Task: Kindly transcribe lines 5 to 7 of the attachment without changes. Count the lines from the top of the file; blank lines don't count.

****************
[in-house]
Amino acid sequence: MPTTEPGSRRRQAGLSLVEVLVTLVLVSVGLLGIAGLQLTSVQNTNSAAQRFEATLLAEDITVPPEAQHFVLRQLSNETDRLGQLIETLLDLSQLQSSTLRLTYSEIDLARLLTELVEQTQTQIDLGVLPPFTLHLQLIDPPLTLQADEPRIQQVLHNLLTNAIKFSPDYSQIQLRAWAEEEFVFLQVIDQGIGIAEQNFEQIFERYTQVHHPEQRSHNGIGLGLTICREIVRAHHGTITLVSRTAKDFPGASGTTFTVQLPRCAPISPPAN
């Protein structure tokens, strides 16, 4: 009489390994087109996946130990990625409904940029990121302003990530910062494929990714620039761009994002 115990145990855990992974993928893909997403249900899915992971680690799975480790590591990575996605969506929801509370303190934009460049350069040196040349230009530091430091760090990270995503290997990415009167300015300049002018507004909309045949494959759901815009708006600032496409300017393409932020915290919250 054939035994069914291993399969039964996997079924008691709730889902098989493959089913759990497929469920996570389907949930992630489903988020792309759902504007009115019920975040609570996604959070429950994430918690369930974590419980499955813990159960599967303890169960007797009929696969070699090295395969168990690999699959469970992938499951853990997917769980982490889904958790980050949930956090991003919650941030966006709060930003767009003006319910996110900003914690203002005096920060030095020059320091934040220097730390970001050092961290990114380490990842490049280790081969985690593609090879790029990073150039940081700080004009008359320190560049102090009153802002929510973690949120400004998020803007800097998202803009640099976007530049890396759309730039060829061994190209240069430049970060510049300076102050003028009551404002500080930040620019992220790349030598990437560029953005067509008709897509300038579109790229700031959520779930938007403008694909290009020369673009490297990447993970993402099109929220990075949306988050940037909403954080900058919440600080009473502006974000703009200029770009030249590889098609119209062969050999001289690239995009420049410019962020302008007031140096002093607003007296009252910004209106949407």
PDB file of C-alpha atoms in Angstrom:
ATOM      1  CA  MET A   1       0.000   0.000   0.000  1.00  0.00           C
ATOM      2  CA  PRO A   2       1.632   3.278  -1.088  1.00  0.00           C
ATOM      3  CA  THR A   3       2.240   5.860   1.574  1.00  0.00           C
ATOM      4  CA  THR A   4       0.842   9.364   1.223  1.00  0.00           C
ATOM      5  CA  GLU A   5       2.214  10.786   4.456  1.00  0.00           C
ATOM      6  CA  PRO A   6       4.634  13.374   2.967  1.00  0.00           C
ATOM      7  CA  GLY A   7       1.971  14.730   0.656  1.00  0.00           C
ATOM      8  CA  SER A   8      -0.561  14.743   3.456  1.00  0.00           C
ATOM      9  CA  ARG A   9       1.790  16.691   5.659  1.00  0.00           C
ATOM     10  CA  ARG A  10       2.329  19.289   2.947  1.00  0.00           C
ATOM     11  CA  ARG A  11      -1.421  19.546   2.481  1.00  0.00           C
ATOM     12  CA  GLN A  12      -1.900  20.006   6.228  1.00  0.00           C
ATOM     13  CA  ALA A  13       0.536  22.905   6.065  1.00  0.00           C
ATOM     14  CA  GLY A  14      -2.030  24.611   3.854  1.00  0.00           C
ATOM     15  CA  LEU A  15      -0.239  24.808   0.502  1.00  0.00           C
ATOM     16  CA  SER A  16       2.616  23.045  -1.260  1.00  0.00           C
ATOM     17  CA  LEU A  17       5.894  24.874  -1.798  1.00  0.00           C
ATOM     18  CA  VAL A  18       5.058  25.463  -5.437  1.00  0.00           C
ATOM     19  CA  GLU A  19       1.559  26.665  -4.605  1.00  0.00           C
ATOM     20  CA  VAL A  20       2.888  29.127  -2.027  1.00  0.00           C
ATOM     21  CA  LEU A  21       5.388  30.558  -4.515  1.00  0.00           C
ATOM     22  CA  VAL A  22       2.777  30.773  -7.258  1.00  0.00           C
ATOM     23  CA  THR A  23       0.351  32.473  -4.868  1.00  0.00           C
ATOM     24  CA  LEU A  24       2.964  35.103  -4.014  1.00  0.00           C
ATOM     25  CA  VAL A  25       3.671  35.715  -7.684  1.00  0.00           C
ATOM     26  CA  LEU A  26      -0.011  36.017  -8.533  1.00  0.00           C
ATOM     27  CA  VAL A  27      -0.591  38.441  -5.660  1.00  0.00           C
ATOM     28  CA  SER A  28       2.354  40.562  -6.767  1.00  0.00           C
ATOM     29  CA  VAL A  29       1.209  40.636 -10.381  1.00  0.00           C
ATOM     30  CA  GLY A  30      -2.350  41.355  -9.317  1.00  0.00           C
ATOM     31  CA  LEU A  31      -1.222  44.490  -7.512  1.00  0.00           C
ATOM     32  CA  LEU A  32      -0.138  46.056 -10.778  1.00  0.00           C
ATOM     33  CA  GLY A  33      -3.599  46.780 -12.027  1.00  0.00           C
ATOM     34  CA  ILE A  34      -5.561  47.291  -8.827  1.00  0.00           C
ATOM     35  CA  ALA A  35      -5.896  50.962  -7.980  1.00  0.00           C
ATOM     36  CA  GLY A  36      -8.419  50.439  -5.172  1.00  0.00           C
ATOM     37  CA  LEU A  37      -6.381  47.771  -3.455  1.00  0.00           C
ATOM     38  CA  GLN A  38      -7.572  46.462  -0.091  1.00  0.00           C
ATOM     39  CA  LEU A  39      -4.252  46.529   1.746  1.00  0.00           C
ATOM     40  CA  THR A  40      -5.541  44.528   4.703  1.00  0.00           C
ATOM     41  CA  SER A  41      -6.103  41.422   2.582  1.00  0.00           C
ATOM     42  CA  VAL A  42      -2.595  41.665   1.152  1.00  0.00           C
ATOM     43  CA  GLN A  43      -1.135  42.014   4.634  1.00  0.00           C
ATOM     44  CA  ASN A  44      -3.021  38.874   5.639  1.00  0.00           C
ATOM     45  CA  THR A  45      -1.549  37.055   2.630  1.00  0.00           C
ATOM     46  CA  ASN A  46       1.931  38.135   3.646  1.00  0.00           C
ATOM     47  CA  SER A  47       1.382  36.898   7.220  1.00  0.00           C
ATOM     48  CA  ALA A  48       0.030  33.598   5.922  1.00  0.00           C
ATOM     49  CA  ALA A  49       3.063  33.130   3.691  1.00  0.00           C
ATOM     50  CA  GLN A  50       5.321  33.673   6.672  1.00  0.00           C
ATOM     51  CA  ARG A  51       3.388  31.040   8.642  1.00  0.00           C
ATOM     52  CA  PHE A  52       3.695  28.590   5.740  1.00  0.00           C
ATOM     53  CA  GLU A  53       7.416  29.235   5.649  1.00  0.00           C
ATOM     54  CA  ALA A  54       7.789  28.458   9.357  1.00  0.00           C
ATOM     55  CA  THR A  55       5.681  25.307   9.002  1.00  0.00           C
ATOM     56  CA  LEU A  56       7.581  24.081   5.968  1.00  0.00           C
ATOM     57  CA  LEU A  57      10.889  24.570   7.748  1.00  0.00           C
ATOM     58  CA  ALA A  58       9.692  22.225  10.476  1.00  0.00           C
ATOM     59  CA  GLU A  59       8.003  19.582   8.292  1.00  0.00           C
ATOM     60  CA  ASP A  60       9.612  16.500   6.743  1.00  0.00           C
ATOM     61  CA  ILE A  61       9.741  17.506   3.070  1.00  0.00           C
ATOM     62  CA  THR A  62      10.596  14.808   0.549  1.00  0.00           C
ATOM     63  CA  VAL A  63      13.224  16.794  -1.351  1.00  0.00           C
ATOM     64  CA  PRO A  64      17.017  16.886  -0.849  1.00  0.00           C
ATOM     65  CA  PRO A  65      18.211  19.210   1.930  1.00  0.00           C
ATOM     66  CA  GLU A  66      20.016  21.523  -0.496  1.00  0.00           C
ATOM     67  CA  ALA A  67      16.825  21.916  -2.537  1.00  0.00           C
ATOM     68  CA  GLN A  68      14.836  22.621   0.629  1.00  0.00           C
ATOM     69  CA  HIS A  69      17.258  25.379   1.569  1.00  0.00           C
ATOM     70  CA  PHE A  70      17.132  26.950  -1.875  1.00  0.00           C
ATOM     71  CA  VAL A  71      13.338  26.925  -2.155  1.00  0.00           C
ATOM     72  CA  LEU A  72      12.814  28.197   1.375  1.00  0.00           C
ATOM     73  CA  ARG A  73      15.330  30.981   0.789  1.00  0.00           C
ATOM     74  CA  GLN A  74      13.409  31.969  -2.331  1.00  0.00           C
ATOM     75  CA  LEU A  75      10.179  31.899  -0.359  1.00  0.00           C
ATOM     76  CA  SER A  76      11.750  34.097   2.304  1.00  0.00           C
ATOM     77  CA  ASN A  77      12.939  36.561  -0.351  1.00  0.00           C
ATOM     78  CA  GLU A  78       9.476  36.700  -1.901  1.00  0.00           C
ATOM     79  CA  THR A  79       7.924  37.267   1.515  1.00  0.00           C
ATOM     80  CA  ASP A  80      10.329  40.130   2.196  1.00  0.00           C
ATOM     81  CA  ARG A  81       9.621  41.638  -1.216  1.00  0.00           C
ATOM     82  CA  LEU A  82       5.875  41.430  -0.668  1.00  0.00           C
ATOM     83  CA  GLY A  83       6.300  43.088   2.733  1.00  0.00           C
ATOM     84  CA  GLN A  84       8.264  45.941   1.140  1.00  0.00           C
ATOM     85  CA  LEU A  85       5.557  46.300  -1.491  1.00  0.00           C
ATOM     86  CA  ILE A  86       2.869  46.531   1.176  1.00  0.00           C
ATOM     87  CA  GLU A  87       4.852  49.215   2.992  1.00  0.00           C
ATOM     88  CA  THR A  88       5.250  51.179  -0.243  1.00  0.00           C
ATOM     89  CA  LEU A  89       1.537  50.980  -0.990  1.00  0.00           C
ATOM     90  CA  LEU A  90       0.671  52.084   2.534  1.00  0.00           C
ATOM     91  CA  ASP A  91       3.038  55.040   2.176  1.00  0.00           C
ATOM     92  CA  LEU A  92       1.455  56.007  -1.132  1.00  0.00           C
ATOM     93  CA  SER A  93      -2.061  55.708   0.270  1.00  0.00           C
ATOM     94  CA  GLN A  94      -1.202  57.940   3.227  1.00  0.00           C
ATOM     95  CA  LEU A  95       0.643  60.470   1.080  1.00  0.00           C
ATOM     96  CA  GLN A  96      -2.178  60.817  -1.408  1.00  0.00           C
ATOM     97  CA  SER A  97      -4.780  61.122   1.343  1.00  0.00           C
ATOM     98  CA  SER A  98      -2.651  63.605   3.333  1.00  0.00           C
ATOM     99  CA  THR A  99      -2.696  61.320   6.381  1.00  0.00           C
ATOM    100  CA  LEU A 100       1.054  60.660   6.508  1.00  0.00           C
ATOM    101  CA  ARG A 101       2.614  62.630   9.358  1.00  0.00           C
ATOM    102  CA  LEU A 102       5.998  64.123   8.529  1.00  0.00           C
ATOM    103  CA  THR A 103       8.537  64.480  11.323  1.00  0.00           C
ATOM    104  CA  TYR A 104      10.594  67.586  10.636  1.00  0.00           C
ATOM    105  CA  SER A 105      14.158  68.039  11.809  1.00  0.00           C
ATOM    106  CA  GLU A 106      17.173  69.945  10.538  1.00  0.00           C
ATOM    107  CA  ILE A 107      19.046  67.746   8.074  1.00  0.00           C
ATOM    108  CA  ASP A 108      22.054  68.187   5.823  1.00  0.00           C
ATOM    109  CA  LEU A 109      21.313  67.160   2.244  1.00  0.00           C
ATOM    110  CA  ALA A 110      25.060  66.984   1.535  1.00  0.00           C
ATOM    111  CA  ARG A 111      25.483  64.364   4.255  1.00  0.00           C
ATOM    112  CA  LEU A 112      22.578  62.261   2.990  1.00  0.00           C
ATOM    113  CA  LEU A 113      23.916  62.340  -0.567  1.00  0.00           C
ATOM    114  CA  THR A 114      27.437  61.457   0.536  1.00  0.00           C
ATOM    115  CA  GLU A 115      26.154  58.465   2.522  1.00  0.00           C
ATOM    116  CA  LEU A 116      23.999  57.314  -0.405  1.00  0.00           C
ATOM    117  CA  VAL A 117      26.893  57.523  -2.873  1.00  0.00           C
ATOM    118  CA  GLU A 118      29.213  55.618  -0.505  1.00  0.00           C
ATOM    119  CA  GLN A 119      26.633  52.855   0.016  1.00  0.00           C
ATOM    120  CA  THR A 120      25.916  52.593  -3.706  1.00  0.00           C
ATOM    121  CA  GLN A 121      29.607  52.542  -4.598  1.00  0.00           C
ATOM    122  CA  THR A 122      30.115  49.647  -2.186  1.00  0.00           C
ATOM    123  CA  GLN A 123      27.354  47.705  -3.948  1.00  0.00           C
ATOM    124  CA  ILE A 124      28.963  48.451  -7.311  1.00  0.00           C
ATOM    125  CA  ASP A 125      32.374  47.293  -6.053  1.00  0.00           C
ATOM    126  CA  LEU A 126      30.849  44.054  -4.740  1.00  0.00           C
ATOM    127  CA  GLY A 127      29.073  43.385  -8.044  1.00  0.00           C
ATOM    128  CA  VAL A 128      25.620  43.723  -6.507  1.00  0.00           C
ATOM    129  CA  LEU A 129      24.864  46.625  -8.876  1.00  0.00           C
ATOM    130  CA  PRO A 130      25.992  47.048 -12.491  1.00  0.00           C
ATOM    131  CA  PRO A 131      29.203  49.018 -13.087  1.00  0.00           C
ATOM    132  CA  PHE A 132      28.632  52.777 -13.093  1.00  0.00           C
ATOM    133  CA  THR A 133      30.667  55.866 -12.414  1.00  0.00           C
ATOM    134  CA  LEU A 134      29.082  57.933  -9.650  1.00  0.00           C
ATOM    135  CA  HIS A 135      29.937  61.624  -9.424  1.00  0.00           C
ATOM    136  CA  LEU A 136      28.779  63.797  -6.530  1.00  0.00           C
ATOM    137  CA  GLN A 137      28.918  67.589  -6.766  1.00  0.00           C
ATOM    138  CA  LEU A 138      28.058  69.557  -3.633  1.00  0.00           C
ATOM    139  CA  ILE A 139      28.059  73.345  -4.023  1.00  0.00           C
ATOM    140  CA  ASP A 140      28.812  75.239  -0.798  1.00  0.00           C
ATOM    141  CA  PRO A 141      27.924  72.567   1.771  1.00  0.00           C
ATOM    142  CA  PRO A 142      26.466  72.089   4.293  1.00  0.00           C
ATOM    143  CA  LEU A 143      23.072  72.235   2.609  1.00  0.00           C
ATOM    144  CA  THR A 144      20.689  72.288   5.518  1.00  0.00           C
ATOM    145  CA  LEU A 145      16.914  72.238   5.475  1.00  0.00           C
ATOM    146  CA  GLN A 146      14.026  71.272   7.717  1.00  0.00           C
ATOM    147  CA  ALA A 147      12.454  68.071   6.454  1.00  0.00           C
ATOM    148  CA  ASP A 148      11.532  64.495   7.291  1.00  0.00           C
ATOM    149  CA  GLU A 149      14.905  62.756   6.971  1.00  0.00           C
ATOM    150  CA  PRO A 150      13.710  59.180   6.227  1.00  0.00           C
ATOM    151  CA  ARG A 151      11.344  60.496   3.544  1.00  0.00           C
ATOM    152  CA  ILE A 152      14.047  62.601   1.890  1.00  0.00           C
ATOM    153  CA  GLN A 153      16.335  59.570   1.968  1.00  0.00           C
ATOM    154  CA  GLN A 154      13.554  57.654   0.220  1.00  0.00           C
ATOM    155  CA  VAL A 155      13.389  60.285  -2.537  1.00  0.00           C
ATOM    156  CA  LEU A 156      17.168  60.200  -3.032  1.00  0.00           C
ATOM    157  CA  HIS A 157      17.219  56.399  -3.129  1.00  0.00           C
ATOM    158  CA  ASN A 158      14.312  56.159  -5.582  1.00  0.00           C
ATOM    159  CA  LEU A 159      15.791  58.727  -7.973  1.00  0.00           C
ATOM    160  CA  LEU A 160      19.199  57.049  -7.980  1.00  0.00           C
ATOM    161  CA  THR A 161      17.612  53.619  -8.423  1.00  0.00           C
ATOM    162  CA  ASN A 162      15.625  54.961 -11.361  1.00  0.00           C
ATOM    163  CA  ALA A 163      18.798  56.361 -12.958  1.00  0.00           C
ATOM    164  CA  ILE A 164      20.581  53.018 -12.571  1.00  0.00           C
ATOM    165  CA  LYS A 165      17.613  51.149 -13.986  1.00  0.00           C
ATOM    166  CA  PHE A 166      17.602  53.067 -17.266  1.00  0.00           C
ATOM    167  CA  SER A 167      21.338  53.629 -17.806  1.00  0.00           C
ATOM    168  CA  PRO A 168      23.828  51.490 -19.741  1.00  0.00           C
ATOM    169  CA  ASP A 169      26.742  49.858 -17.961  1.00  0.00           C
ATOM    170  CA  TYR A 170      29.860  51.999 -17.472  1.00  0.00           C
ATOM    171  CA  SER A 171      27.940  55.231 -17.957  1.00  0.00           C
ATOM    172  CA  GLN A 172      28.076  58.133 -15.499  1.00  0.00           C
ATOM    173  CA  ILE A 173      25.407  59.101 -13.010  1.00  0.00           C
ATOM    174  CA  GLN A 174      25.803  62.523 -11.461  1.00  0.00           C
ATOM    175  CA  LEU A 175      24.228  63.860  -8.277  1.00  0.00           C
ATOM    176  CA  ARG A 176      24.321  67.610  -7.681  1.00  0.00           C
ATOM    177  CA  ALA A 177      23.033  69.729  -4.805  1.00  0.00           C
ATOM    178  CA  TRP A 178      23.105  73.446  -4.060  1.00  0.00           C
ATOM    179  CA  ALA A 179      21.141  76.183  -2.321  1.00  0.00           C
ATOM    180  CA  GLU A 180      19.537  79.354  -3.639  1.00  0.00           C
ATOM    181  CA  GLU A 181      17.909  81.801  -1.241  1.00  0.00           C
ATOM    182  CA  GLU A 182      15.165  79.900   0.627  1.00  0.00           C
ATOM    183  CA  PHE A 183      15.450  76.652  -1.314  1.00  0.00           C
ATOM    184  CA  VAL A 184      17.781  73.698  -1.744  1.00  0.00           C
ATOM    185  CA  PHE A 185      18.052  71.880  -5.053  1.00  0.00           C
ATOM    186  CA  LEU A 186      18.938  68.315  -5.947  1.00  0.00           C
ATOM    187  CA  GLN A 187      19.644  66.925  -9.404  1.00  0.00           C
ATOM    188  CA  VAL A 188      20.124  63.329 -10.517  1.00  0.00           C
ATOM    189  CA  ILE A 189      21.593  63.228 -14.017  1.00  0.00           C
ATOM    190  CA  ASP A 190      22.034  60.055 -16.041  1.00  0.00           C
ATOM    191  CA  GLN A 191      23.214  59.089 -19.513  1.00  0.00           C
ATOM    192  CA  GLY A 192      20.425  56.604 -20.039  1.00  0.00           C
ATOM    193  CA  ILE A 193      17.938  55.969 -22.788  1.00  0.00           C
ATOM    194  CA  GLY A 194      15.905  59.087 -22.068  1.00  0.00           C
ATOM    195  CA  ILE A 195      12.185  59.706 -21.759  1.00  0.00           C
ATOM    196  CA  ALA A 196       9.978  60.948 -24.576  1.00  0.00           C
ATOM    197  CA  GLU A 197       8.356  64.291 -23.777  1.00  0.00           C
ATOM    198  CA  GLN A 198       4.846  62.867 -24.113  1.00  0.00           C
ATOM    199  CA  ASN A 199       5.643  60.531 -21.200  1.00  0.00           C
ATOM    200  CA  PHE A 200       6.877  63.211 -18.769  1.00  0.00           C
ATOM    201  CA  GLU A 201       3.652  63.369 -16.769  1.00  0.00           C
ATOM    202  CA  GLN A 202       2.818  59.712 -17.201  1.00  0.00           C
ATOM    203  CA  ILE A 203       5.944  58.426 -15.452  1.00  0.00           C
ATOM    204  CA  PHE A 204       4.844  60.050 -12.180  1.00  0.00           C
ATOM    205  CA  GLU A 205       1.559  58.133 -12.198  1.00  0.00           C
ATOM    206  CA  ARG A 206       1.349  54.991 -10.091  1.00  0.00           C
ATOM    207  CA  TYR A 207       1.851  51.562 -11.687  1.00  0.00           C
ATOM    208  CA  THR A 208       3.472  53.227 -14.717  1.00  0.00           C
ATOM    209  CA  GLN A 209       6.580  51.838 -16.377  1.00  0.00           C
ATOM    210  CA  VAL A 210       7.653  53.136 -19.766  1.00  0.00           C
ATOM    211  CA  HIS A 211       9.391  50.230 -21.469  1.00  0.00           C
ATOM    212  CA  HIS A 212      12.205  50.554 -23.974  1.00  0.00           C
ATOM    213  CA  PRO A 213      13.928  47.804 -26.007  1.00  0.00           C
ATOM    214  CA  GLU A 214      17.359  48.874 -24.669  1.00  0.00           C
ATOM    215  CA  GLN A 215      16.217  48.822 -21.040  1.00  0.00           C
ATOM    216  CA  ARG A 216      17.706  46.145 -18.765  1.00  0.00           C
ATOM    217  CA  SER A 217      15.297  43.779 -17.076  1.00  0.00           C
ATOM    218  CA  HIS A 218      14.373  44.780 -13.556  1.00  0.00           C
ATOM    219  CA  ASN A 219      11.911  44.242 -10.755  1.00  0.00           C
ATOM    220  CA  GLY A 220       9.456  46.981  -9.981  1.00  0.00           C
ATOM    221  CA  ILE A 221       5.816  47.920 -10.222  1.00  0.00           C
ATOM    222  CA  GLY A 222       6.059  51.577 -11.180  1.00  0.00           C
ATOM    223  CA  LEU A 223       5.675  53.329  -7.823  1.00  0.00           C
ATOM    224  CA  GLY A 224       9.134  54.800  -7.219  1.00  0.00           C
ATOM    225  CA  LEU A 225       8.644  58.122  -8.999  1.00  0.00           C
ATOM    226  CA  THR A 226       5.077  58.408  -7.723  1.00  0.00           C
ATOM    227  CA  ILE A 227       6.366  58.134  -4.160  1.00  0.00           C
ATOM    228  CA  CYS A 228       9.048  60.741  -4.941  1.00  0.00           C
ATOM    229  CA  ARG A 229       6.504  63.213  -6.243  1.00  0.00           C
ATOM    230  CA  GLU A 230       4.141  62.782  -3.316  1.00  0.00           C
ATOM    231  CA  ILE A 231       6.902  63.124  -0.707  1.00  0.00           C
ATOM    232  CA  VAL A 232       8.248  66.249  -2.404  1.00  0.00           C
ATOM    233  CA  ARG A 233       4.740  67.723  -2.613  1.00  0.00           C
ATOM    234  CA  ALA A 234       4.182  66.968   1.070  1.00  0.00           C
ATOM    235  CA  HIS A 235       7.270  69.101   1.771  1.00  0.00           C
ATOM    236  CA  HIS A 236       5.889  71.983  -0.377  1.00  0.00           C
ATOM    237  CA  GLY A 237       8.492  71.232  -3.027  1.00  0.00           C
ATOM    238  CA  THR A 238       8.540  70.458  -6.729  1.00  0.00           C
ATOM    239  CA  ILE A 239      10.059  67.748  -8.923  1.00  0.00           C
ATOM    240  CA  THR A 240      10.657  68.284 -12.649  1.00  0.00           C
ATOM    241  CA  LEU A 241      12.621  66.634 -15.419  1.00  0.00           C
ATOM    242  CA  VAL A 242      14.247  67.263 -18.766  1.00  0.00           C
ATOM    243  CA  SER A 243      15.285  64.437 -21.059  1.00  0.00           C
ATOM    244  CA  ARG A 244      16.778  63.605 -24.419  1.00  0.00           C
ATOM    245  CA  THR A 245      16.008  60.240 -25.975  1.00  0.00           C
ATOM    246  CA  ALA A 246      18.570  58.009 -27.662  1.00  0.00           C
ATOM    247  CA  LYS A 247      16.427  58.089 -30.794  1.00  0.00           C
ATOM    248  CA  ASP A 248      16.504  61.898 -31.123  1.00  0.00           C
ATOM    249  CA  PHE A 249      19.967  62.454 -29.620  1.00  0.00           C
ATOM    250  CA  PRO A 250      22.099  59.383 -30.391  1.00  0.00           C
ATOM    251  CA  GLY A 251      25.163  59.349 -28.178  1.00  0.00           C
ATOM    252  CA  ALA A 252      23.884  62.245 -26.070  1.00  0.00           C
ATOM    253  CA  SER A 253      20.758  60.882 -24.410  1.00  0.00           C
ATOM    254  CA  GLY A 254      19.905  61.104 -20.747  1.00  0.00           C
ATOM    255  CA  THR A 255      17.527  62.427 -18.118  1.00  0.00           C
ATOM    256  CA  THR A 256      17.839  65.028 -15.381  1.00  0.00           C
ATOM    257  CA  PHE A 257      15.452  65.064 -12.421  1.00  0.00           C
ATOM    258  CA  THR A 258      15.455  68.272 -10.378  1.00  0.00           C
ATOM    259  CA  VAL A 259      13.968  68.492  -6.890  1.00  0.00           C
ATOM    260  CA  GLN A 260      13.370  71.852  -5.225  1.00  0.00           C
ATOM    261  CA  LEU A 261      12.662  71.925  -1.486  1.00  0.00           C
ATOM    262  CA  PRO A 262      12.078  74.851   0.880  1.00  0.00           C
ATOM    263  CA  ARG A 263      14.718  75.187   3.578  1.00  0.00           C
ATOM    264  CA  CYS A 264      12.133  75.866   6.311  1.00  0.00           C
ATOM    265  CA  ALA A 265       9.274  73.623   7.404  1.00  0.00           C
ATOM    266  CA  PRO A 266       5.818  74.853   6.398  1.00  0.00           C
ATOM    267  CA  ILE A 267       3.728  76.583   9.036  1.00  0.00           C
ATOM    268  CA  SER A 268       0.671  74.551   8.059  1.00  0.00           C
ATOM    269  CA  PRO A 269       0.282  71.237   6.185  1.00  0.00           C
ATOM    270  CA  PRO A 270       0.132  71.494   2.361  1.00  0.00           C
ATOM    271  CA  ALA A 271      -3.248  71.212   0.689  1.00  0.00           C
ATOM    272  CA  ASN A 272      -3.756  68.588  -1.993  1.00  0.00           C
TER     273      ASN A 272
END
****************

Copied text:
ATOM      1  CA  MET A   1       0.000   0.000   0.000  1.00  0.00           C
ATOM      2  CA  PRO A   2       1.632   3.278  -1.088  1.00  0.00           C
ATOM      3  CA  THR A   3       2.240   5.860   1.574  1.00  0.00           C